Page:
[Tiffany, camper] My mom wanted me to go to a camp this summer, but I didn't want to do regular camp things, I wanted to learn how to go on the Internet and all the e-mail things and everything, 'cause I didn't know how to e-mail before I came here.
[Narrator] One of the best things about summer camp is that kids get to meet others who share their experiences. And with Internet access, those friendships can continue long after camp is over.
[Tiffany] I think it's really cool. Now that I know how to do it, I can e-mail all my friends that have computers. So that's really cool.
[Instructor] How many people right now have Internet connections? At home?
[Narrator] To help kids stay in touch throughout the year, DO-IT offers DO-IT Pals, an Internet club for high school students with disabilities. They share resources, activities, and fun on line. They also communicate with electronic mentors.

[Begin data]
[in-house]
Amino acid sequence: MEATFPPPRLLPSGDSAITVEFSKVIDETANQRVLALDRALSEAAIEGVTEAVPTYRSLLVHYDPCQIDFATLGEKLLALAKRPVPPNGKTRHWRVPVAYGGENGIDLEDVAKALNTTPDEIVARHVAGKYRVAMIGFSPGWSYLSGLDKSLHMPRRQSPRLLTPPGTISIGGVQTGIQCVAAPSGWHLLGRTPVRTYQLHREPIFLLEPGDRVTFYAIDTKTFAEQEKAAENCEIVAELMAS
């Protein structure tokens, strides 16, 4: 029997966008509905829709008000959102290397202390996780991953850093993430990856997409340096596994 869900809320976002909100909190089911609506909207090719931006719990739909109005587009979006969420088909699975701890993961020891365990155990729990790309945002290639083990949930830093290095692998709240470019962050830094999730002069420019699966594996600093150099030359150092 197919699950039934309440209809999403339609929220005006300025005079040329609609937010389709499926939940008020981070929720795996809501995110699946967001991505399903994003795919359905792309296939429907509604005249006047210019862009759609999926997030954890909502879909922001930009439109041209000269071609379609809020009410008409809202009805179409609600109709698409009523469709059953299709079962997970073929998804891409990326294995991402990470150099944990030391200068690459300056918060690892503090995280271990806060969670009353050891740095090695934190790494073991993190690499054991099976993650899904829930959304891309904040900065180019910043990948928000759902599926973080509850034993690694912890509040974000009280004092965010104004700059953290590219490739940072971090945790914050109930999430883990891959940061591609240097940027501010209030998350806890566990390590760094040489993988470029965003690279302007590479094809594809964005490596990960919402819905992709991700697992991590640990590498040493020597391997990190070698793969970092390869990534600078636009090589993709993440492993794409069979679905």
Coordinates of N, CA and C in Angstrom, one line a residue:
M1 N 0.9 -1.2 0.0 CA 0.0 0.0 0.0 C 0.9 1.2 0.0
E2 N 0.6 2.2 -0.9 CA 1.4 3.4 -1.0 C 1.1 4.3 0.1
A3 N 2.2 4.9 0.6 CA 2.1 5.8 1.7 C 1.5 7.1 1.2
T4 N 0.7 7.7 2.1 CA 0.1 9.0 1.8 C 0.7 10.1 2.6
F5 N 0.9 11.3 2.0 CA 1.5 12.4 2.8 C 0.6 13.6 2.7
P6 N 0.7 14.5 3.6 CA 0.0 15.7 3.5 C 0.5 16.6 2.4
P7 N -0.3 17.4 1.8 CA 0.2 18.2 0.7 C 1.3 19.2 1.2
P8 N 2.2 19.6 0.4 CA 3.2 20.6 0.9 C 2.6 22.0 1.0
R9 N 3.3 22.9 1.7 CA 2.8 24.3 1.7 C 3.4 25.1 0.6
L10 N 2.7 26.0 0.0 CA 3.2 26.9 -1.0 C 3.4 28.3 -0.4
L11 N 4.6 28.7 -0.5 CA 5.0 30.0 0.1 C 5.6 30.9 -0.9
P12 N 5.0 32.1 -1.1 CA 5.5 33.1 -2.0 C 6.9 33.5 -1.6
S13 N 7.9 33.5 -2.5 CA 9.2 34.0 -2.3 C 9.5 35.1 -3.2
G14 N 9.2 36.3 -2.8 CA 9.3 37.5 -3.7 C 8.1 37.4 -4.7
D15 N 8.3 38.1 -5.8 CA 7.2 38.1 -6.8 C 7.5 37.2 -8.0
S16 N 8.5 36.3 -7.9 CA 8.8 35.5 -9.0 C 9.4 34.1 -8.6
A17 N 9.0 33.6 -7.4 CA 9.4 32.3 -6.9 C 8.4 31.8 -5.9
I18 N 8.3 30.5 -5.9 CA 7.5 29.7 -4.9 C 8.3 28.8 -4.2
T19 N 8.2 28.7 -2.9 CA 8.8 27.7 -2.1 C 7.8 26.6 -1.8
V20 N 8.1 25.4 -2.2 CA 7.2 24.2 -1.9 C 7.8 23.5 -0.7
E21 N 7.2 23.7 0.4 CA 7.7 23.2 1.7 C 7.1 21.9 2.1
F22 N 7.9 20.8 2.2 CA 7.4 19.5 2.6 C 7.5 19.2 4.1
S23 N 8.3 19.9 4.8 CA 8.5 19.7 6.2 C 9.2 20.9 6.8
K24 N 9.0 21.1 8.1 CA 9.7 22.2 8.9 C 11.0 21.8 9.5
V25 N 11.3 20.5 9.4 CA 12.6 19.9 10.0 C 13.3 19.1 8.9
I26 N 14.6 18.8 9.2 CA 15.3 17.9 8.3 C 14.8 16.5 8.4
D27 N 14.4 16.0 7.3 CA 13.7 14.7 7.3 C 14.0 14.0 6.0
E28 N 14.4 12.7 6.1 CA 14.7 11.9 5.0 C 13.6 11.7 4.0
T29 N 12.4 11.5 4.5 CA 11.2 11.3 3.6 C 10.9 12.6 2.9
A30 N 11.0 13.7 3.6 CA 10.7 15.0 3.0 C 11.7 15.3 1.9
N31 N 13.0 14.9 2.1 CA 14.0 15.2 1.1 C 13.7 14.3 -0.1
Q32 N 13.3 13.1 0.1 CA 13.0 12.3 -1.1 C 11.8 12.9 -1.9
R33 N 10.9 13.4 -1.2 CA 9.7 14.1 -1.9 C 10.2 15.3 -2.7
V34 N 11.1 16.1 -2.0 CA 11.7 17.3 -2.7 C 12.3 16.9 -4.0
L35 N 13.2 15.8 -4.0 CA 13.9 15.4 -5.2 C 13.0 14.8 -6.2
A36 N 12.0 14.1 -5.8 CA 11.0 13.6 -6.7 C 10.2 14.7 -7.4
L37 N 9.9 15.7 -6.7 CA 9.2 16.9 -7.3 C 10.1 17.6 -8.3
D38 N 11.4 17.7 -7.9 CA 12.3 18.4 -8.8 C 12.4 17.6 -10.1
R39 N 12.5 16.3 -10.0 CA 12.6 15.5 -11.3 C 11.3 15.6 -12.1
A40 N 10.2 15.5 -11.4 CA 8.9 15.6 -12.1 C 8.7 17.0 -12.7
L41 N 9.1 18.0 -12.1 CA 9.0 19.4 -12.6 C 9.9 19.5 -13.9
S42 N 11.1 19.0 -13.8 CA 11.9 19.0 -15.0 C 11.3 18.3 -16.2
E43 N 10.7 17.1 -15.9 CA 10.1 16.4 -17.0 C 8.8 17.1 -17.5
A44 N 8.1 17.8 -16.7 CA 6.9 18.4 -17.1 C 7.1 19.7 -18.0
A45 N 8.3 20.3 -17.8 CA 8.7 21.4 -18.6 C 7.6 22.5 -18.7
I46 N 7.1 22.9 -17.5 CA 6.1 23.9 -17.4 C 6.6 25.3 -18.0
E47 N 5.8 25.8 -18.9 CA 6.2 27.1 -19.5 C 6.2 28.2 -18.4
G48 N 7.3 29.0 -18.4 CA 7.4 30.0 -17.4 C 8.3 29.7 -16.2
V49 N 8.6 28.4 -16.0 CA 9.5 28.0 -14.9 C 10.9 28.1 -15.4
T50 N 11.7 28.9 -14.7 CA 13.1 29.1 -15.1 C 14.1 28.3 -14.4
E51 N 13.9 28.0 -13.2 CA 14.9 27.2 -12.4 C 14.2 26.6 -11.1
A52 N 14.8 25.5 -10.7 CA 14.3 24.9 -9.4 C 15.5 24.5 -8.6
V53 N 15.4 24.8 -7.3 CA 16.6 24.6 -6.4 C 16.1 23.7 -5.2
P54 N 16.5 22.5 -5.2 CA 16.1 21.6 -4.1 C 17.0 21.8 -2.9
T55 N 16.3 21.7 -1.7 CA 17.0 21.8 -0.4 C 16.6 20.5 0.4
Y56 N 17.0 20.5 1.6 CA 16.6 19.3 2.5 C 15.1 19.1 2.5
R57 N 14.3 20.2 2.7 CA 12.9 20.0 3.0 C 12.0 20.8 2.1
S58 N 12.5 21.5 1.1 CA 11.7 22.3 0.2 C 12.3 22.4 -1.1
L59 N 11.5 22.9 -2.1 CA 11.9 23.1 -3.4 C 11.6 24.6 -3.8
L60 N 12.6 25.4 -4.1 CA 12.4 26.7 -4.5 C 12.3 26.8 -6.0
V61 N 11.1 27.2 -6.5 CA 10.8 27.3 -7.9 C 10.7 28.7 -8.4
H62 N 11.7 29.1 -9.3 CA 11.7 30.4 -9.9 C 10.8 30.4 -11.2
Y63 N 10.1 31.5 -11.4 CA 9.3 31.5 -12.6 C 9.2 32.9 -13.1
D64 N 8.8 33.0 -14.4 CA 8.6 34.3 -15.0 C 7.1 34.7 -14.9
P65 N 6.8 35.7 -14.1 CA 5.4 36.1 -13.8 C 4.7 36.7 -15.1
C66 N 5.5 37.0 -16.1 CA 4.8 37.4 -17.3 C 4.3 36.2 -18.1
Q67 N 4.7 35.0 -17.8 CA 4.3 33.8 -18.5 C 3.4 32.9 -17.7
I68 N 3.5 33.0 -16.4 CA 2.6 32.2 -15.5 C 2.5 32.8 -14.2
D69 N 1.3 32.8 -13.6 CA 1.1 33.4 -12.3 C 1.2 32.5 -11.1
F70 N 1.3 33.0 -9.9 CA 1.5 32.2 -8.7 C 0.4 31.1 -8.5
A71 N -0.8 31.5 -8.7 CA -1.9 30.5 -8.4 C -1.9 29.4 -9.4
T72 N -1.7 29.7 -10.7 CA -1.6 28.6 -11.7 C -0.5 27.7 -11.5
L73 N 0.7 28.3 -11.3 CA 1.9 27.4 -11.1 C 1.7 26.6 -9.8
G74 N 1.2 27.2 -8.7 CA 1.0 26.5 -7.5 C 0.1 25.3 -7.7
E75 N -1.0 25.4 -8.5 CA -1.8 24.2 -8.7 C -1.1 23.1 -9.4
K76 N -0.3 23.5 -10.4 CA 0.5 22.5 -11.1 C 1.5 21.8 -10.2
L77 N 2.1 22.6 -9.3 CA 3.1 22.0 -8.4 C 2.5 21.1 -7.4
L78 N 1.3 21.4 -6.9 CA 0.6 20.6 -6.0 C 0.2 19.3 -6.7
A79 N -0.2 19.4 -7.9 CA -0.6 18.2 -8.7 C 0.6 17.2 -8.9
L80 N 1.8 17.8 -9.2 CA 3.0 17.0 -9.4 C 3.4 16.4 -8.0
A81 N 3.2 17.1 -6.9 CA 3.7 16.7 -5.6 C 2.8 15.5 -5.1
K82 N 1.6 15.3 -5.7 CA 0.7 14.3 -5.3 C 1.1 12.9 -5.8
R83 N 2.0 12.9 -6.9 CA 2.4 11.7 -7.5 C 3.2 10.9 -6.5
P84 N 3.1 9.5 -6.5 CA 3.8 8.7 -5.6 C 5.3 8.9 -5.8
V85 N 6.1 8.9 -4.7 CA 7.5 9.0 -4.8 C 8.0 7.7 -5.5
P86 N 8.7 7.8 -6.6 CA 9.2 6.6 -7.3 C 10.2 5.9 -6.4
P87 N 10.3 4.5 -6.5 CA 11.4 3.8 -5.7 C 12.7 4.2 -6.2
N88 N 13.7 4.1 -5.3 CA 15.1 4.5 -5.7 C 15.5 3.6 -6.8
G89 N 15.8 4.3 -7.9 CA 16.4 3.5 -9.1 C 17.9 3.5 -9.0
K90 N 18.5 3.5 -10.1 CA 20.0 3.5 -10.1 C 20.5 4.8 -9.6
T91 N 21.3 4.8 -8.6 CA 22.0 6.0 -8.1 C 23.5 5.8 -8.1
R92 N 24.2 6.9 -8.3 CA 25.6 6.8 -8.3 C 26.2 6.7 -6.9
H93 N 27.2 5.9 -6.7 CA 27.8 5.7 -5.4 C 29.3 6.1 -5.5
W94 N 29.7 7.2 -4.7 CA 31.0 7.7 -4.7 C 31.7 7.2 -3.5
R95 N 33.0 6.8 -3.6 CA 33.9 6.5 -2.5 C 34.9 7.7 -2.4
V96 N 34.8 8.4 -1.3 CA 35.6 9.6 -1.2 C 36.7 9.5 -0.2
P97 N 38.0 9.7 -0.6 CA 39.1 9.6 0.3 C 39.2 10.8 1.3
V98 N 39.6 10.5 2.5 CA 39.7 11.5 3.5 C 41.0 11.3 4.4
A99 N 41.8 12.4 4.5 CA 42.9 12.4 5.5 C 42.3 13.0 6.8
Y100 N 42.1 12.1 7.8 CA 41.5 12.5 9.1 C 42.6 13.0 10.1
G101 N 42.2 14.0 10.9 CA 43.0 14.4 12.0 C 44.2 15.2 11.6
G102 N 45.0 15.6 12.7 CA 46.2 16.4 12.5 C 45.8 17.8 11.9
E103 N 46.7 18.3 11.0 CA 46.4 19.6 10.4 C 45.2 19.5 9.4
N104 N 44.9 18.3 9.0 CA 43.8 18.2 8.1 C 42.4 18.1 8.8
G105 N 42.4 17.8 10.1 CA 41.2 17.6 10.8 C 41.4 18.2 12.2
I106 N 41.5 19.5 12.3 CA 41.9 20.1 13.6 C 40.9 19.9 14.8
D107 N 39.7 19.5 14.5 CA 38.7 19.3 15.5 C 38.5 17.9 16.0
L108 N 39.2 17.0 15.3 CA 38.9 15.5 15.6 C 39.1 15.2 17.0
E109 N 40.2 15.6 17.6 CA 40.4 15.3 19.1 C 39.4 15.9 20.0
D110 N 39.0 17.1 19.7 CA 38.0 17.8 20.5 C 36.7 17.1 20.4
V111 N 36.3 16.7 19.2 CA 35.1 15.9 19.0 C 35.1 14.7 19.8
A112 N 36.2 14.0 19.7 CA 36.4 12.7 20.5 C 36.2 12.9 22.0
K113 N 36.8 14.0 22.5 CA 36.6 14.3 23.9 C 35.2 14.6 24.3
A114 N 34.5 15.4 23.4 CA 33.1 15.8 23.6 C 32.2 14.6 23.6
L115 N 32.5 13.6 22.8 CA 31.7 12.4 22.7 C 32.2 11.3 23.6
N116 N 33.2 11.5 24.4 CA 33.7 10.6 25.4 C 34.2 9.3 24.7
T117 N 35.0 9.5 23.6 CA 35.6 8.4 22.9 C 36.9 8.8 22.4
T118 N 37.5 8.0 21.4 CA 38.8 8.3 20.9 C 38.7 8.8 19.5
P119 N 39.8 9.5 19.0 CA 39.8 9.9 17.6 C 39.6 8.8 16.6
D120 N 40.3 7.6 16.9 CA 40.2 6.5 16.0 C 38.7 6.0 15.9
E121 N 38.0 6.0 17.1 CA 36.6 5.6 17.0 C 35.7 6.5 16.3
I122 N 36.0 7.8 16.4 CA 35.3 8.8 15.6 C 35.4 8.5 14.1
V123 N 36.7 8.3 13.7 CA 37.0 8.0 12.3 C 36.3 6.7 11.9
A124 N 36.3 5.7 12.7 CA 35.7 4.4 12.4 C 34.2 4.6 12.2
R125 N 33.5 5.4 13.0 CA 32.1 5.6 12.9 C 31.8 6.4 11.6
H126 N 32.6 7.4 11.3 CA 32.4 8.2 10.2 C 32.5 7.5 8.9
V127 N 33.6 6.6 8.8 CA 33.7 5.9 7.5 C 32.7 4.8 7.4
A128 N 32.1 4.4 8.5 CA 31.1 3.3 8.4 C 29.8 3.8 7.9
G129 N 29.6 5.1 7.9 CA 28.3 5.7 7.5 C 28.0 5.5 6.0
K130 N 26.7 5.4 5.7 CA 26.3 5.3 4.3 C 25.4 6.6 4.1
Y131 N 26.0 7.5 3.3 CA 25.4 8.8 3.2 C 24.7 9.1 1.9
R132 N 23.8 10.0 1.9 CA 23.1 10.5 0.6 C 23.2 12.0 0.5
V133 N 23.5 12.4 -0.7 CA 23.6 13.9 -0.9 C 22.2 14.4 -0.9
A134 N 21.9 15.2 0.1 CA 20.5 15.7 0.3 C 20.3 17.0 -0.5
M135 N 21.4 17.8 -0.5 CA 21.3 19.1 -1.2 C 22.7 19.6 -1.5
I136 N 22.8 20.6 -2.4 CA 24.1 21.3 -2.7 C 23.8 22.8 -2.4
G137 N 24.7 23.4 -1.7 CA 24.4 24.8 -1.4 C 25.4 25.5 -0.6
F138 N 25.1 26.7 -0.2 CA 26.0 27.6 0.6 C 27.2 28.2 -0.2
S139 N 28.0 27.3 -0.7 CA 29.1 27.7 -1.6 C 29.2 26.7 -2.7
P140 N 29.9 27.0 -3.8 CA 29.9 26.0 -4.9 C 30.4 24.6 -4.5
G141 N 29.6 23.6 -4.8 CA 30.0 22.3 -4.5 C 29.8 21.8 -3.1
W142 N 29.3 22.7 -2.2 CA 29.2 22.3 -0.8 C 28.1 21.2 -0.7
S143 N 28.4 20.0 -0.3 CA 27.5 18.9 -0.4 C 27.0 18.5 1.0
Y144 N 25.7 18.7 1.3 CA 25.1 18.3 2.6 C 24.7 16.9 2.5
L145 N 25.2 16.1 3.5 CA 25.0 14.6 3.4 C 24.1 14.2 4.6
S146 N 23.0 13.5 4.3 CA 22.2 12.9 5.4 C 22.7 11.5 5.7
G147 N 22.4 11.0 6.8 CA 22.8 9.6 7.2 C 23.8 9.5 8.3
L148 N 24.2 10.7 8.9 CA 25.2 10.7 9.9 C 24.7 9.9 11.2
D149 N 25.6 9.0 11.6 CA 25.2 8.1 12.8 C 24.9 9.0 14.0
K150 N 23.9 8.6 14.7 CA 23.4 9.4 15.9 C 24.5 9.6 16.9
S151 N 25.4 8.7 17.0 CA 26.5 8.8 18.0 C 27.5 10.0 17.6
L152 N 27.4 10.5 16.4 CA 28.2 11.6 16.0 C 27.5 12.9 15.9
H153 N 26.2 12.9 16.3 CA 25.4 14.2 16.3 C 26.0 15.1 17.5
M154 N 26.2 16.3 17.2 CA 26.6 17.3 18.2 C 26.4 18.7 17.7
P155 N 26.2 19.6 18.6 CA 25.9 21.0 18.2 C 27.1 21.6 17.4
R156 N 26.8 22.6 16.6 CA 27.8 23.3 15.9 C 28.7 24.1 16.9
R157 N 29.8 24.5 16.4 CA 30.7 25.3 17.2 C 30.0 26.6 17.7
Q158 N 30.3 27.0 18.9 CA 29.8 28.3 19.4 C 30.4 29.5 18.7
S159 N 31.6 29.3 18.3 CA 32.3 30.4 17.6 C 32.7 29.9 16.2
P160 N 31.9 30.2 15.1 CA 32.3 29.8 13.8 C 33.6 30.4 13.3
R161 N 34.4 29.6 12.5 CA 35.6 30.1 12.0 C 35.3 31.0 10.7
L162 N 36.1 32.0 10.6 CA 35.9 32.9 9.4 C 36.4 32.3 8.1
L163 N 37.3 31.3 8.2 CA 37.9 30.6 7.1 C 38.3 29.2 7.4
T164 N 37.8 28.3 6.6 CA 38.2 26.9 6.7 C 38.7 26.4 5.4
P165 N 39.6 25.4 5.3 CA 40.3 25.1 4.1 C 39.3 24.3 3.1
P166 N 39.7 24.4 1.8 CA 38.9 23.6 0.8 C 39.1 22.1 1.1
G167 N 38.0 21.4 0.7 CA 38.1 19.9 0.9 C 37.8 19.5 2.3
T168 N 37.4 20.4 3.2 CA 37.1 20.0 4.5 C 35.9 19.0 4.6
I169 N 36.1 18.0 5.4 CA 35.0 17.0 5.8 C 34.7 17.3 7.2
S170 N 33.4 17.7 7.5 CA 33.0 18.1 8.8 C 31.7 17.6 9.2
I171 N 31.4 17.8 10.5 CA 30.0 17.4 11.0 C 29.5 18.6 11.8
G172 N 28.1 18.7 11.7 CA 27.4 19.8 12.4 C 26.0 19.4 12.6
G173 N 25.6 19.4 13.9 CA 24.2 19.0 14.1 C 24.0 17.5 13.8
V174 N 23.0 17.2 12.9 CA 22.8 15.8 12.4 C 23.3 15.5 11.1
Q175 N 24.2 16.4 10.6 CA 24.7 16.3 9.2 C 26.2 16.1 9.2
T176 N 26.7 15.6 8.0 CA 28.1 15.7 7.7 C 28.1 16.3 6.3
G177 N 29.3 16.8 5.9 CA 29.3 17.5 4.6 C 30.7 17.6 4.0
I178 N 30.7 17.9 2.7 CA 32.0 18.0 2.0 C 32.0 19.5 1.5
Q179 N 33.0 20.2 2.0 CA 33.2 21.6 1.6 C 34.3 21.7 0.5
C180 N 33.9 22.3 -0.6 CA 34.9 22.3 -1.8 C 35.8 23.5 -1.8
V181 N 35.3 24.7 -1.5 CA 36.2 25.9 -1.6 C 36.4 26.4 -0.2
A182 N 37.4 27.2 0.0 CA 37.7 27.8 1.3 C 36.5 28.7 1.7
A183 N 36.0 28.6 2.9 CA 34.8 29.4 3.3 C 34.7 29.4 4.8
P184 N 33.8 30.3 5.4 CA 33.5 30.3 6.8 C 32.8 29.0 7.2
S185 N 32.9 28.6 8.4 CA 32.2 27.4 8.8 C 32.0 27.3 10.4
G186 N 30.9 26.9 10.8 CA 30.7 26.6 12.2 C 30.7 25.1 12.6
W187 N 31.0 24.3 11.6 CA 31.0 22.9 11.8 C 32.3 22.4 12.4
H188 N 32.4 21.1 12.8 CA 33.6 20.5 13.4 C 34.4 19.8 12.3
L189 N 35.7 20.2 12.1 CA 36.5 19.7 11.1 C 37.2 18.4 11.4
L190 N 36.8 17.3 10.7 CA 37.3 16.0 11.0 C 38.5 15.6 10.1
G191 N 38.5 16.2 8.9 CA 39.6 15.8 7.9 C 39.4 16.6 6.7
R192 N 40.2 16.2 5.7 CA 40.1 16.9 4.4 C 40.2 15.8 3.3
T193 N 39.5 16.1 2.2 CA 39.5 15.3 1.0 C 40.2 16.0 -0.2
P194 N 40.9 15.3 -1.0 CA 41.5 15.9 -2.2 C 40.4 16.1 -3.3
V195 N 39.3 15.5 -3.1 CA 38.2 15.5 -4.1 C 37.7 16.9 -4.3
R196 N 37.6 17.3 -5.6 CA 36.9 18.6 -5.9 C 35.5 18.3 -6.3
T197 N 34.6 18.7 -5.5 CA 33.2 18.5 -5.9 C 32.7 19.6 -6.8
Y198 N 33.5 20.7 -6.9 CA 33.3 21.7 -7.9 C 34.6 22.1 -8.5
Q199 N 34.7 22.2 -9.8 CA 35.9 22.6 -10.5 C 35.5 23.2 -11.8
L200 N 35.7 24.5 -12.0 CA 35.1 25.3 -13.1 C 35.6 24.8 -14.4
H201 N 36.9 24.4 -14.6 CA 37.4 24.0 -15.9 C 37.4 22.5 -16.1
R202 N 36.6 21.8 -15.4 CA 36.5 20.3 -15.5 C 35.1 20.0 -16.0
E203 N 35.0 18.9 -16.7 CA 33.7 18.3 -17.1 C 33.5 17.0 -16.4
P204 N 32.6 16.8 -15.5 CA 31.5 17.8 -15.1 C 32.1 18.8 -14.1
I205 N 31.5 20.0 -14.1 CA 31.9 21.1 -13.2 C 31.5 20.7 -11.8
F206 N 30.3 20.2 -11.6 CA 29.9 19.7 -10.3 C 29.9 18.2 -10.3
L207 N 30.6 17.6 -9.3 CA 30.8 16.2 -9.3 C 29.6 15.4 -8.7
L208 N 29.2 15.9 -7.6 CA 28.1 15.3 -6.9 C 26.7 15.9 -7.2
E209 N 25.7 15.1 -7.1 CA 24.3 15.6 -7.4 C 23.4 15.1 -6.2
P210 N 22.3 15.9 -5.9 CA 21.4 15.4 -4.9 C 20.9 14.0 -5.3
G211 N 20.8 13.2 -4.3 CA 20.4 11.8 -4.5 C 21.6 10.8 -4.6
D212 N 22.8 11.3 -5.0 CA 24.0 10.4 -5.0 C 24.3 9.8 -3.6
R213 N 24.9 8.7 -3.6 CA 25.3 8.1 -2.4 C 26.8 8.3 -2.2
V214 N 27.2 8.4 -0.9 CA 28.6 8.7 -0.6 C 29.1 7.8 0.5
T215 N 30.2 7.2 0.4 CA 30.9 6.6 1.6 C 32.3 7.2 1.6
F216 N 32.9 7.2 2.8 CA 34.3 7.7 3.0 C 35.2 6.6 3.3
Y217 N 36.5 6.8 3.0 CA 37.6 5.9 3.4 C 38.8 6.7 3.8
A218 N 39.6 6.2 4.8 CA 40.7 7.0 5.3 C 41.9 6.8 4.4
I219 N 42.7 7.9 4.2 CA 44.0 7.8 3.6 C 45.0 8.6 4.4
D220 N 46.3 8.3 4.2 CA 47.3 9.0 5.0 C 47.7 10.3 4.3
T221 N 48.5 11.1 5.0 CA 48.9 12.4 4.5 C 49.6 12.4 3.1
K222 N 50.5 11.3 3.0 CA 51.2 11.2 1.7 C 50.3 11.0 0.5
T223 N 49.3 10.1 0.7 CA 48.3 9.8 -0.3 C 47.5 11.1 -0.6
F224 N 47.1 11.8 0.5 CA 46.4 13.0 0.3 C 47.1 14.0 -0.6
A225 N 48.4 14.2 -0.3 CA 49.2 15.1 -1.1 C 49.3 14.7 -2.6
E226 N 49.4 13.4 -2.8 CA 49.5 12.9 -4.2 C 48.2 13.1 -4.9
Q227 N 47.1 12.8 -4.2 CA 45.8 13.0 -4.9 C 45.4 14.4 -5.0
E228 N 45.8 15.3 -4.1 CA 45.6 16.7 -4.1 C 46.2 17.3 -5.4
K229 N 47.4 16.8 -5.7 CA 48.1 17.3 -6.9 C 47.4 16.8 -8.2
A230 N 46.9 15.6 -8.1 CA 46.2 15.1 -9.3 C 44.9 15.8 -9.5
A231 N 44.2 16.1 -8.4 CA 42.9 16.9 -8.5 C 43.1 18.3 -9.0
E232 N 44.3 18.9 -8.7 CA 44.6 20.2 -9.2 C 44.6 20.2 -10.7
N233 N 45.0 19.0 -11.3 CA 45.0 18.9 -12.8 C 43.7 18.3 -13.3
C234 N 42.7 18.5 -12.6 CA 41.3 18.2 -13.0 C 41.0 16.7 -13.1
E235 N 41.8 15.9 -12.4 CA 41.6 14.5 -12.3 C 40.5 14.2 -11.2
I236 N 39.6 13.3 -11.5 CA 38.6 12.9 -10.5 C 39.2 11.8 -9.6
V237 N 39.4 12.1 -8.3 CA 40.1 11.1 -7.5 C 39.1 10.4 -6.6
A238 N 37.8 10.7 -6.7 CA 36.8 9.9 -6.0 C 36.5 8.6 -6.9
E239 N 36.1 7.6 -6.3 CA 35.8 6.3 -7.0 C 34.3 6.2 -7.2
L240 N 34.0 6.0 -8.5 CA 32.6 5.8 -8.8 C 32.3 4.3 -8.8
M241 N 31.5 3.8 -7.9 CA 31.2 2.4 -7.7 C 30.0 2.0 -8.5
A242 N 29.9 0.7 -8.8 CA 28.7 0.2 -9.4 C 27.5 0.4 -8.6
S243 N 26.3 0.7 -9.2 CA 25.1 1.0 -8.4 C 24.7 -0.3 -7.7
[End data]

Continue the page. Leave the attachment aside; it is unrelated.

[CJ] Yeah, I check my e-mail every day, and I write to a lot of the scholars, and a lot of them and I have become really close friends, and I keep in touch with them. I even see some of them in person.
[Karyn, camper] Making friends is really big. I have friends from all over, you know, and e-mailing them and keeping in touch with them, that's great. I like that a lot. And having my computer for school work-that's good. Very good.
[Narrator] Any camp can make the Internet a part of its activities. To set up your camp, follow these key steps: Put together an instructional and technical team. Determine instructional goals and materials. Find a facility with computers, or make plans to rent or buy them. Arrange for Internet service. Integrate the Internet into other camp activities. Publicize the program. Once it's all in place, any camper can enjoy accessing the Internet.
[Jessica, camper] I'm loving every minute of it. It's really great. The people here are so nice; you can relate to them; it's been a wonderful experience.
[Tiffany] I think it's really fun and I... hopefully I'll be able to come back next year.